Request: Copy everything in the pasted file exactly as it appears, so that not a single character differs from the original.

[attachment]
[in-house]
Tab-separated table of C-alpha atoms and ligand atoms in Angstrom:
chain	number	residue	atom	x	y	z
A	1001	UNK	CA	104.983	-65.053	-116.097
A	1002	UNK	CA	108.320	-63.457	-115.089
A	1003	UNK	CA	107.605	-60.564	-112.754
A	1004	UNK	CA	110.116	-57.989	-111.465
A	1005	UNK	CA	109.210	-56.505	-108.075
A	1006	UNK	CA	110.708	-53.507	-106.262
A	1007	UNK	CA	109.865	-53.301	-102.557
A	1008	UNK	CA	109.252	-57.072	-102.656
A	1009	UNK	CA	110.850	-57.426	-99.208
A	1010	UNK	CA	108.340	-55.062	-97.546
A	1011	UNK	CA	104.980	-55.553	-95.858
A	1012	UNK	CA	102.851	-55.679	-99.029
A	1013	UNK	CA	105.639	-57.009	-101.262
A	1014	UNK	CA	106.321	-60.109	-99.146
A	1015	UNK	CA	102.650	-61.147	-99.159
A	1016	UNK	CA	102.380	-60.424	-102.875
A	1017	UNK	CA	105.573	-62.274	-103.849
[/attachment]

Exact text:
[in-house]
Tab-separated table of C-alpha atoms and ligand atoms in Angstrom:
chain	number	residue	atom	x	y	z
A	1001	UNK	CA	104.983	-65.053	-116.097
A	1002	UNK	CA	108.320	-63.457	-115.089
A	1003	UNK	CA	107.605	-60.564	-112.754
A	1004	UNK	CA	110.116	-57.989	-111.465
A	1005	UNK	CA	109.210	-56.505	-108.075
A	1006	UNK	CA	110.708	-53.507	-106.262
A	1007	UNK	CA	109.865	-53.301	-102.557
A	1008	UNK	CA	109.252	-57.072	-102.656
A	1009	UNK	CA	110.850	-57.426	-99.208
A	1010	UNK	CA	108.340	-55.062	-97.546
A	1011	UNK	CA	104.980	-55.553	-95.858
A	1012	UNK	CA	102.851	-55.679	-99.029
A	1013	UNK	CA	105.639	-57.009	-101.262
A	1014	UNK	CA	106.321	-60.109	-99.146
A	1015	UNK	CA	102.650	-61.147	-99.159
A	1016	UNK	CA	102.380	-60.424	-102.875
A	1017	UNK	CA	105.573	-62.274	-103.849